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A controversial measure that would require hotels in Los Angeles to provide vacant rooms to homeless people will go before voters in 2024, the City Council decided Friday.

The council rejected an option that would have skipped the public vote and enacted the ordinance directly, instead voting 12 to 0 to send the measure to the ballot.

The initiative is backed by the union Unite Here Local 11, which had already gathered enough signatures to place it on the ballot.

The vote came after a lengthy and animated public comment session, with the majority of speakers opposing direct approval of the measure.

Under the proposal, hotels would be required to regularly report the number of vacant rooms they have to the city’s housing department. A program run through the department would then make referrals and pay “fair market rate” for the lodging using prepaid vouchers. Hotels would be prohibited from discriminating against homeless Angelenos “for their participation in this program, or the fact or perception, that they are unhoused.”

The proposal comes as city officials are gradually closing one of the signature programs set up to address the homelessness during the COVID-19 pandemic: Project Roomkey, which turned multistory hotels into makeshift shelters.

Housing & Homelessness

For Subscribers L.A. had a golden opportunity to house homeless people in hotels — but fell short of its goal

Project Roomkey, a state program backed by federal dollars, was intended to house homeless people during the pandemic. But it never got close to its goal.

The proposed program has no designated source of funding and would be contingent on funding being secured by July 1, 2023, according to a report from the city attorney’s office.

Because the proposal’s backers had gathered enough signatures to get the measure onto the ballot, the council had three options when it came up on Friday: adopt it into law directly, call a special election, or place it on the ballot during the next regularly scheduled election. Under election timing rules, that would be the March 5, 2024, primary.

If approved, the proposal would also require new projects with more than 100 rooms or units to obtain a conditional use permit that would take the market demand for hotel and community impacts into consideration.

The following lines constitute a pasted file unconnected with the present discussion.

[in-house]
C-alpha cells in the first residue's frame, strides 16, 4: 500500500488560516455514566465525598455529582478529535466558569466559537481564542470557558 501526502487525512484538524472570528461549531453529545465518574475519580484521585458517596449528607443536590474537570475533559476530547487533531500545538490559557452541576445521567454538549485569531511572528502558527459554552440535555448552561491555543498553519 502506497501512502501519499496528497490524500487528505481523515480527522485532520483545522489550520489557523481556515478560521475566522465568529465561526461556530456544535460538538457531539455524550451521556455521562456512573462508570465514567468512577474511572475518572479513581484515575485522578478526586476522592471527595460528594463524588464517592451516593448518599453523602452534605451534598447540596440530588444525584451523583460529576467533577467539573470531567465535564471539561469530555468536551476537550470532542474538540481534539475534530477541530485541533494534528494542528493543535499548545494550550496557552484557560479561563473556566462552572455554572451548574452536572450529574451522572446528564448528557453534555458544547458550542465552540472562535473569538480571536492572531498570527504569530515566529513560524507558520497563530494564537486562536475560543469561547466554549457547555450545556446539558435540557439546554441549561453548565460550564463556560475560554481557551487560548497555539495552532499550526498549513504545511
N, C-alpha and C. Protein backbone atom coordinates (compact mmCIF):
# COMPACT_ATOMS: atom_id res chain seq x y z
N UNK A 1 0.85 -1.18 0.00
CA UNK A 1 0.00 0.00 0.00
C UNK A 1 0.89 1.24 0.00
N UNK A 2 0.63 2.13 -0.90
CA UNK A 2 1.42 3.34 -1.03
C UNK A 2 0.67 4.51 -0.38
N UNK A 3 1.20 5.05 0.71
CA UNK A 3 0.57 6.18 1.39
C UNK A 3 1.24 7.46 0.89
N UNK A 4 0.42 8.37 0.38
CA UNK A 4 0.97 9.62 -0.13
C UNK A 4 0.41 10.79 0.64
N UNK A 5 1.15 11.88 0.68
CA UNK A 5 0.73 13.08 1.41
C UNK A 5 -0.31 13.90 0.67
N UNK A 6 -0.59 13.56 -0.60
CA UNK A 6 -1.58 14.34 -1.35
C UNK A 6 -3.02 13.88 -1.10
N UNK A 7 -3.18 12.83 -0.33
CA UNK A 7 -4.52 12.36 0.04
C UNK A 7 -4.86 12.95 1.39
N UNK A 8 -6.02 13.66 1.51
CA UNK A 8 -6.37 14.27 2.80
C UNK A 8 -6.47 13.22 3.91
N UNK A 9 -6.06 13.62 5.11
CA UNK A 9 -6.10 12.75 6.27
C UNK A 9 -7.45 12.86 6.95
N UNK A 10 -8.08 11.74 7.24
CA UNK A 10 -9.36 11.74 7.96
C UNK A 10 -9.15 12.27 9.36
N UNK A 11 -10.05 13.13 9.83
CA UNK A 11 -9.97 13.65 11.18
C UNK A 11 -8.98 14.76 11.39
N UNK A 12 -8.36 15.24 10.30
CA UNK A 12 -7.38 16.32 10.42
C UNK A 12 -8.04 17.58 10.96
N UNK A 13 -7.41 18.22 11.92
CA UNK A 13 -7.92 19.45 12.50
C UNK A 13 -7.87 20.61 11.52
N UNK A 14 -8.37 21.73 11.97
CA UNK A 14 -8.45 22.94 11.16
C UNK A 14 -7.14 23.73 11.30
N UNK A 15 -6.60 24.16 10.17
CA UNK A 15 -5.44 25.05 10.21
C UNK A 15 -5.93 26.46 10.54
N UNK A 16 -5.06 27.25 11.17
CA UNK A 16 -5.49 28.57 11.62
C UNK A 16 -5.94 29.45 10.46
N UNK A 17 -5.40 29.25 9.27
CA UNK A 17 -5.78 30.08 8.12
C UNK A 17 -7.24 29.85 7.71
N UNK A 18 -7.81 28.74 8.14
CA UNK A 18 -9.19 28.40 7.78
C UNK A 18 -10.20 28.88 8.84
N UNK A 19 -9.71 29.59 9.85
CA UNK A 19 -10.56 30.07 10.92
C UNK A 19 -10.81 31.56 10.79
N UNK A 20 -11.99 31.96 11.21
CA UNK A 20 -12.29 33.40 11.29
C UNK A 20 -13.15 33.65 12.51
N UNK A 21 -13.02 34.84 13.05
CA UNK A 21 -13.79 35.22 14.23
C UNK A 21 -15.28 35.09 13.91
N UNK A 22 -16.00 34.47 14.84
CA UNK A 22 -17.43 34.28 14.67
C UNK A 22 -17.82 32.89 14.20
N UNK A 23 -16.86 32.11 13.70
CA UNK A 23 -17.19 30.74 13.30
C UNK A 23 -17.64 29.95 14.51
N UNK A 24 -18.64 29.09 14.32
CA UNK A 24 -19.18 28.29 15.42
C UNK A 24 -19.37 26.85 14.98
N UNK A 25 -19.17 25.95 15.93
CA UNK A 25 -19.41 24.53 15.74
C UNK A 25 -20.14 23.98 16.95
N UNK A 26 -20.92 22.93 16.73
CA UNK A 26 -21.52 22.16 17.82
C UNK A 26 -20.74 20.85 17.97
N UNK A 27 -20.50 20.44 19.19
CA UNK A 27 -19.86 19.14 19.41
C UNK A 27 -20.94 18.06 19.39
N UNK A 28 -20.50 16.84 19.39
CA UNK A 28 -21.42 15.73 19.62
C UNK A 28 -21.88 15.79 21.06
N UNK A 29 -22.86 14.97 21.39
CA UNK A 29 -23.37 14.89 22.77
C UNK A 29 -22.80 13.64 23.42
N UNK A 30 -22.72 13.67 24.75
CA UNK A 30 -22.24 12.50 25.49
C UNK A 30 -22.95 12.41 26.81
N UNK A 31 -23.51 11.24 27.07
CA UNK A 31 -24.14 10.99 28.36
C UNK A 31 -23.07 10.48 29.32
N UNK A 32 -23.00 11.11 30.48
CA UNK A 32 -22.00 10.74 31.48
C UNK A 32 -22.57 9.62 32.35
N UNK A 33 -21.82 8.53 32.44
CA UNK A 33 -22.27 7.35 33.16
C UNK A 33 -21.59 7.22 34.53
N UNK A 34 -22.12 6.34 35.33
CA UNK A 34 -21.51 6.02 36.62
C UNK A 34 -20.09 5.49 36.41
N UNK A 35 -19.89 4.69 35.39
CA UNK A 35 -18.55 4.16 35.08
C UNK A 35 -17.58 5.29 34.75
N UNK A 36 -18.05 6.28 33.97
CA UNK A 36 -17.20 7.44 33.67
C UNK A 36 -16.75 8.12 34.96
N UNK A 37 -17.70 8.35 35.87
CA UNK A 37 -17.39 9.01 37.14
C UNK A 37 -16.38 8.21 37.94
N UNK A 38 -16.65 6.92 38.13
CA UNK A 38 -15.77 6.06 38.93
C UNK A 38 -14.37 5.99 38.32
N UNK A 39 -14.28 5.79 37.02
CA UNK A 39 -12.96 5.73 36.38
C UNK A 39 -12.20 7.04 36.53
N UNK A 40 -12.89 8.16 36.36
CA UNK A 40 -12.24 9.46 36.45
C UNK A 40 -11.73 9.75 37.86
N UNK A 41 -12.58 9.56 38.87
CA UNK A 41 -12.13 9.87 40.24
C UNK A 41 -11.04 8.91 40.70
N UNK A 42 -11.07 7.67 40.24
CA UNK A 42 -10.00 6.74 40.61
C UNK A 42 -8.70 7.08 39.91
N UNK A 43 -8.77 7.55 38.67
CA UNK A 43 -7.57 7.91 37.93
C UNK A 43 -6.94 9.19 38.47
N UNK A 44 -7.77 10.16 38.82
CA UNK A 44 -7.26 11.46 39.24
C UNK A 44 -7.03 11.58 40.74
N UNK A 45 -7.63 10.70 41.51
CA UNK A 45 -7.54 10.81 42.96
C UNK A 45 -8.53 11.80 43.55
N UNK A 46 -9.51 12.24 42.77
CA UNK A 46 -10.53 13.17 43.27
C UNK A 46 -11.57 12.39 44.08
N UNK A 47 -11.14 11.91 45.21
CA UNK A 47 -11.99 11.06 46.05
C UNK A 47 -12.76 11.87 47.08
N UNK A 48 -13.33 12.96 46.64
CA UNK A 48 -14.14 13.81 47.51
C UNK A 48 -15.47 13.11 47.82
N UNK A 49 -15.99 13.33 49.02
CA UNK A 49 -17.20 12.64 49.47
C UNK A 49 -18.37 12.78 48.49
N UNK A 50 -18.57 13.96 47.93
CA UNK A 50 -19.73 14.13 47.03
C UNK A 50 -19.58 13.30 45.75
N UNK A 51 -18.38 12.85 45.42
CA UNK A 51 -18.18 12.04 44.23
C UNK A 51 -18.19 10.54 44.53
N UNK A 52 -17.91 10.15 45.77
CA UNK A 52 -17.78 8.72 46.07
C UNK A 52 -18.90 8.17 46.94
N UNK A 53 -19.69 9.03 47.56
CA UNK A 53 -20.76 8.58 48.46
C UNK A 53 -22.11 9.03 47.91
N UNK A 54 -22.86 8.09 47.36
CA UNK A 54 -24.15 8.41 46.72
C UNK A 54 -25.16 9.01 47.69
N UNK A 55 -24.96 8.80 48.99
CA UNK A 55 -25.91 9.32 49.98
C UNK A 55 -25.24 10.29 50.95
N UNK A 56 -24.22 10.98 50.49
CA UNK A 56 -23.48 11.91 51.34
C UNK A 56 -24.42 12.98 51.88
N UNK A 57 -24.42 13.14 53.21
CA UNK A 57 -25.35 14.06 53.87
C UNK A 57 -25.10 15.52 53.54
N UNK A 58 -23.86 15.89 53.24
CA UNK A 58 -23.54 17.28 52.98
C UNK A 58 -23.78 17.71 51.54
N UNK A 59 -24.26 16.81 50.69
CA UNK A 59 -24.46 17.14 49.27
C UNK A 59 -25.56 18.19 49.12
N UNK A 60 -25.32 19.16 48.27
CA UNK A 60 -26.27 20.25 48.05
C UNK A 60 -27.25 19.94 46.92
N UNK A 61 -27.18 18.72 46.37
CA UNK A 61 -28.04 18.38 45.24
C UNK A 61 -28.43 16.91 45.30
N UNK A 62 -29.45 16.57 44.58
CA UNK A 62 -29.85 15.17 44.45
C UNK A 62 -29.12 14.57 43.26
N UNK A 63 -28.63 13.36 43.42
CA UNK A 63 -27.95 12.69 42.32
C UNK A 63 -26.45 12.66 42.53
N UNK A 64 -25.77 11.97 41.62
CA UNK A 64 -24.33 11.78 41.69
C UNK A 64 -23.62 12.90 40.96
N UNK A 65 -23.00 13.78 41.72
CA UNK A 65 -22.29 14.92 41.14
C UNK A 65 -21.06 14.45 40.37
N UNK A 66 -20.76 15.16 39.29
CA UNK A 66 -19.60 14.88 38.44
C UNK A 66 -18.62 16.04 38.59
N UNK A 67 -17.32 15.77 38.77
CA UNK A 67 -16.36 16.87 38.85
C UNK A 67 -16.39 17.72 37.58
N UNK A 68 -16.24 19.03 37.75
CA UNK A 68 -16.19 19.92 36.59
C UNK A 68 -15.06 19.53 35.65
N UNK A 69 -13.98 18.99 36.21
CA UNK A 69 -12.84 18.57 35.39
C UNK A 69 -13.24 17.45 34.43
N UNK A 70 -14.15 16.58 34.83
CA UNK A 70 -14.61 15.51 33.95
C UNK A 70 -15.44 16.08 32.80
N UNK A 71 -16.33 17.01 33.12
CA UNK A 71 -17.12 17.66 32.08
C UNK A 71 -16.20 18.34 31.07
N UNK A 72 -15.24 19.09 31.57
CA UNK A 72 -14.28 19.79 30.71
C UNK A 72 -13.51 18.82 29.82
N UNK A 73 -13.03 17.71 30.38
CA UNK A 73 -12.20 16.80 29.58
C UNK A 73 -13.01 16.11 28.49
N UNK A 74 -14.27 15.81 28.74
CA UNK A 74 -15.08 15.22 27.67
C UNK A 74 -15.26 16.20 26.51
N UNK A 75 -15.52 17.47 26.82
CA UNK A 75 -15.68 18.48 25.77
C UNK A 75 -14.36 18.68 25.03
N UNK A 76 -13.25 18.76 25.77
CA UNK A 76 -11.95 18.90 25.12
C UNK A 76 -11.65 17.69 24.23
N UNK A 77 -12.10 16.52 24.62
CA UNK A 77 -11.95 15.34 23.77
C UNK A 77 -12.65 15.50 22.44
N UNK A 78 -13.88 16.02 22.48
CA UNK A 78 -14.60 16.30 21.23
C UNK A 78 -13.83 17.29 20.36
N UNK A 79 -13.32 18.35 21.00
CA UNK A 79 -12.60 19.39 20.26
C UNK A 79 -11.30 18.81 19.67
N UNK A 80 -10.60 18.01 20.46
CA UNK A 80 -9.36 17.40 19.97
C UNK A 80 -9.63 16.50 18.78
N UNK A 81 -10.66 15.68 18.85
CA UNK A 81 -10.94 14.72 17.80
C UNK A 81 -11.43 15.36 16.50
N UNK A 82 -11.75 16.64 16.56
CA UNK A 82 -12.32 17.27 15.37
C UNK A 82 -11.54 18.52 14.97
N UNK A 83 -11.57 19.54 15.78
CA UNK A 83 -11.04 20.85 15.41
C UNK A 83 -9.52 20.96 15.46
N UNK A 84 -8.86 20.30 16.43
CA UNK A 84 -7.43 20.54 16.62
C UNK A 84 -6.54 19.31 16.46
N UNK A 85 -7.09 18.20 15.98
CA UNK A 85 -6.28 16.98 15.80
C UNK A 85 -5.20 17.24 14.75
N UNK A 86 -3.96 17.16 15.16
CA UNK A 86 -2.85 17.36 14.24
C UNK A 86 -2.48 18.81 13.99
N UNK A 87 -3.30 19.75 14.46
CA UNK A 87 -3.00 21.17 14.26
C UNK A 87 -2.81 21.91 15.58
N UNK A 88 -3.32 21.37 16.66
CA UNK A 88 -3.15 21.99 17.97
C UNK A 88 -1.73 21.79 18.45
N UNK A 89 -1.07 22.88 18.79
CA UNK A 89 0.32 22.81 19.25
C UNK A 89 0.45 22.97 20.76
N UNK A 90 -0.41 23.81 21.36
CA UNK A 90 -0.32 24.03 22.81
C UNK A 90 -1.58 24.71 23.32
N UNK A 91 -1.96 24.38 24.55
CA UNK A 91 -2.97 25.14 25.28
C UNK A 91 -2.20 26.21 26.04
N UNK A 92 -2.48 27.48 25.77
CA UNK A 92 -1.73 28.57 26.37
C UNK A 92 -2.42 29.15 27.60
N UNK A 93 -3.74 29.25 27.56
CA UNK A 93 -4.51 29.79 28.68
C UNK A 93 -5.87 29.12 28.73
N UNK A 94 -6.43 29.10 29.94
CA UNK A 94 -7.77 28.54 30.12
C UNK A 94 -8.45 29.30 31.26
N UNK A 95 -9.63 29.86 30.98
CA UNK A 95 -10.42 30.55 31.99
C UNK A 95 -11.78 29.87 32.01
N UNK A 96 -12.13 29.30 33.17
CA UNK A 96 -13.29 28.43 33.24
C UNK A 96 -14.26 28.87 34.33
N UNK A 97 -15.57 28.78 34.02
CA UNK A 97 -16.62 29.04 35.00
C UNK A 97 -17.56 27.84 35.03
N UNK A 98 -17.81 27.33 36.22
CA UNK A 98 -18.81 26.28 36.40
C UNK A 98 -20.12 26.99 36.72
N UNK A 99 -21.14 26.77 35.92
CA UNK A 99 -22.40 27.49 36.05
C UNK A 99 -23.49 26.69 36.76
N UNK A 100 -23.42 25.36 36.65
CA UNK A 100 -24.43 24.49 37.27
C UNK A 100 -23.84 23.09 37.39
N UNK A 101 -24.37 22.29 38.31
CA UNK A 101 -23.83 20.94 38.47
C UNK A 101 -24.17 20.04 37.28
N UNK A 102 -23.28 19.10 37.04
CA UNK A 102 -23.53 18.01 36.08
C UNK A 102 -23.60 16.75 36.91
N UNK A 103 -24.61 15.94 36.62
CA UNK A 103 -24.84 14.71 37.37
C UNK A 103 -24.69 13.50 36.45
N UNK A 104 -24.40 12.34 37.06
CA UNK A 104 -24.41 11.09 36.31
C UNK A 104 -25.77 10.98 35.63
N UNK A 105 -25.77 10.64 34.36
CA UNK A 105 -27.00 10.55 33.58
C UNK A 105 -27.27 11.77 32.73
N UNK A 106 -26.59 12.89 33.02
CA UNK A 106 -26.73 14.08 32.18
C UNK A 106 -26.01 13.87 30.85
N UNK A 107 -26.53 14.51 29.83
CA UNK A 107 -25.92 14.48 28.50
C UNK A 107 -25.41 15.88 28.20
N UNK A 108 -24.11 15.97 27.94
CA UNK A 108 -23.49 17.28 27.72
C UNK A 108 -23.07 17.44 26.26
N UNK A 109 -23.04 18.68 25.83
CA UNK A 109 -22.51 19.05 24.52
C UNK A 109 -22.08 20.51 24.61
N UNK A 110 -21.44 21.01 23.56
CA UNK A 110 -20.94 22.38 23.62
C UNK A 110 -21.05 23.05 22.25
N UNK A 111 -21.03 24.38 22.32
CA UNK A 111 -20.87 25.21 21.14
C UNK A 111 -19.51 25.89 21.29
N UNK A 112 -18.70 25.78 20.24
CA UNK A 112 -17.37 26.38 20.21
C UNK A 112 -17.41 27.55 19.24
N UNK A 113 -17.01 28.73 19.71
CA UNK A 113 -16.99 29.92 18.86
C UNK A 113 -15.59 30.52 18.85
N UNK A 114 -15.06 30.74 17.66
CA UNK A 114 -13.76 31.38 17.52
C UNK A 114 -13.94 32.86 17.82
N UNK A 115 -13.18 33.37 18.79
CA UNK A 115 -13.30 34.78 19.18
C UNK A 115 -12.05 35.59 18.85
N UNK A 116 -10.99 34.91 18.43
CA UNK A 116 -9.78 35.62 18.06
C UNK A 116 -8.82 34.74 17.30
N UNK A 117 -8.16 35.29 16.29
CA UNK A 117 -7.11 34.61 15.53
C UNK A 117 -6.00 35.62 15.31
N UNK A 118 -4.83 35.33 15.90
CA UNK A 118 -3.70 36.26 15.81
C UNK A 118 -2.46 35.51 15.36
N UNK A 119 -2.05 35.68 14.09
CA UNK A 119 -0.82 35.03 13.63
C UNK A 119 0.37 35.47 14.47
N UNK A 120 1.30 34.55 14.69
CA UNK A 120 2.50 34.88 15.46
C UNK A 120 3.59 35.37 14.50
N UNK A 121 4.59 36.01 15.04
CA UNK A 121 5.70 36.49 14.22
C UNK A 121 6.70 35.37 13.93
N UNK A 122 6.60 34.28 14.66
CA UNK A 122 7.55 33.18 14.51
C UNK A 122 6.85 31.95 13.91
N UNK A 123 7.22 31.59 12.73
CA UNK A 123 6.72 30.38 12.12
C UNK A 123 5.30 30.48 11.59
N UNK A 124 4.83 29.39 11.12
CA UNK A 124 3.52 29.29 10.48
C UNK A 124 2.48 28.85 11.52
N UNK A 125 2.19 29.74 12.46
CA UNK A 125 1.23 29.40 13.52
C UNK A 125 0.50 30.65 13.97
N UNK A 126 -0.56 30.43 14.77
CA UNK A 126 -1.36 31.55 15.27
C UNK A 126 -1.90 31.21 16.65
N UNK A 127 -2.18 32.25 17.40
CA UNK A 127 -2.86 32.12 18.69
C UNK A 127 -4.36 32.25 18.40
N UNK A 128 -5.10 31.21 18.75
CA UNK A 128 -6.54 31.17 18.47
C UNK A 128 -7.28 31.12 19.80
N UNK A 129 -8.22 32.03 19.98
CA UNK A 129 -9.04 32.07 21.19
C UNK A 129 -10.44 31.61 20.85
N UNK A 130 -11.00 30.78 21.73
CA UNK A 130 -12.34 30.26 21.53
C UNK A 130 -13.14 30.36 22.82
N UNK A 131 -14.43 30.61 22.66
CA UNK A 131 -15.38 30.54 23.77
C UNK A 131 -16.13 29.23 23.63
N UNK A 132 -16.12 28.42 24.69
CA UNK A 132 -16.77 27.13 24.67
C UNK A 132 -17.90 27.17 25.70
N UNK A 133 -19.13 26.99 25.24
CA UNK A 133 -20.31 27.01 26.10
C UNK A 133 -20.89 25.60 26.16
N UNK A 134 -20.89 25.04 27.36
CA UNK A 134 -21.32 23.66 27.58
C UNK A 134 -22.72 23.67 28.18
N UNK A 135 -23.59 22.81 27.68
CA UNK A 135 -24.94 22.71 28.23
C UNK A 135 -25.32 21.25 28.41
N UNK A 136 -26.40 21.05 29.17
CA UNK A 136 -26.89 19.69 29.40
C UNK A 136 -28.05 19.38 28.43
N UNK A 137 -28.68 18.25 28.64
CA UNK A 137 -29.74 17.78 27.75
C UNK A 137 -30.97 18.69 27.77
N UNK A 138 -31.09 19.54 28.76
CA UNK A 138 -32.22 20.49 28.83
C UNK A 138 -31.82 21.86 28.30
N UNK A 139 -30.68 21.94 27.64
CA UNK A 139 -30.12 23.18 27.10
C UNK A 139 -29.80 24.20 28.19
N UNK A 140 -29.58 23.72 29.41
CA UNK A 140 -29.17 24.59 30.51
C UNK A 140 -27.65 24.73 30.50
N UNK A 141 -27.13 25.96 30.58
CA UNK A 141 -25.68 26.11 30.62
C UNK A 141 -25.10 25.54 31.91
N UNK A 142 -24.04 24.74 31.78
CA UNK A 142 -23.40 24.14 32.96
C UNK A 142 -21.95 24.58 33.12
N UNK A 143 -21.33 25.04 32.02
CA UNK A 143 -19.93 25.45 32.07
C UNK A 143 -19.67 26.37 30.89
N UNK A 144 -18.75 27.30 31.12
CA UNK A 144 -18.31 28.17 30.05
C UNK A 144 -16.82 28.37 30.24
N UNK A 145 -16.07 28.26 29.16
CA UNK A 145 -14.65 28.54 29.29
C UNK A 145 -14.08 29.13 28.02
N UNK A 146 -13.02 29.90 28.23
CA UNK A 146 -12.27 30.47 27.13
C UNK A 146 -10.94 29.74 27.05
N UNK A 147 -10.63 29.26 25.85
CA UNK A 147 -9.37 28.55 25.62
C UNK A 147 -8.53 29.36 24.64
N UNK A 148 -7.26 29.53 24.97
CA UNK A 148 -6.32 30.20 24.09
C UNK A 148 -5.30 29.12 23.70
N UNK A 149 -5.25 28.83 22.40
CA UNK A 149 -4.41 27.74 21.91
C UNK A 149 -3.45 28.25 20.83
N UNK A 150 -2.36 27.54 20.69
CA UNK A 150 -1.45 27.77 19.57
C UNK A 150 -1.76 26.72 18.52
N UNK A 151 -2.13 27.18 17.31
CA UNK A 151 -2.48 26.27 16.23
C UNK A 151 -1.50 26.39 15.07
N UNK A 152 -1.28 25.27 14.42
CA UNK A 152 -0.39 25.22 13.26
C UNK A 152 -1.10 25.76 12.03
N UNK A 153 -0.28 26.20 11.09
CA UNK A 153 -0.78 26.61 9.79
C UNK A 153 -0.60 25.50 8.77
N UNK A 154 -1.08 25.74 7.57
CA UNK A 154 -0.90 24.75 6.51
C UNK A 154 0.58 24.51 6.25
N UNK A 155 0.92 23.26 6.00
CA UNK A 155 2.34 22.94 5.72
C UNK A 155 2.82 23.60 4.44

The proposal would add new affordable housing requirements for most new hotel developments that replace existing housing units, requiring the developments to include a corresponding number of new affordable housing units at the hotel or in the surrounding neighborhood.

Many hotel owners and operators spoke vehemently against the proposal, arguing that it would unfairly burden hotels and hurt their ability to do business.

During his public comment, Ray Patel asked all the hotel owners in the room to stand up, saying their operations would be dramatically affected if the proposal was directly approved. Patel instead urged the city to use Project Roomkey’s voluntary participation as a model.

“Hotels would gladly volunteer their hotels to participate in programs as long as there’s a wraparound service which includes mental health service, social service, 24-hour security and somebody’s there to hold their hand and help them get into permanent housing,” Patel said.

Several speakers also raised concerns about the lack of details regarding how the sweeping proposal would work.

“We have no economic data about what it will cost the city,” Stuart Waldman, president of the Valley Industry and Commerce Assn., said, noting the lack of funding source and the fact that rates had not yet been set for hotel rooms.

“Hotels did not cause the homeless problem. Hotels are not the solution for the homeless problem,” Waldman said, to loud applause in the council chamber.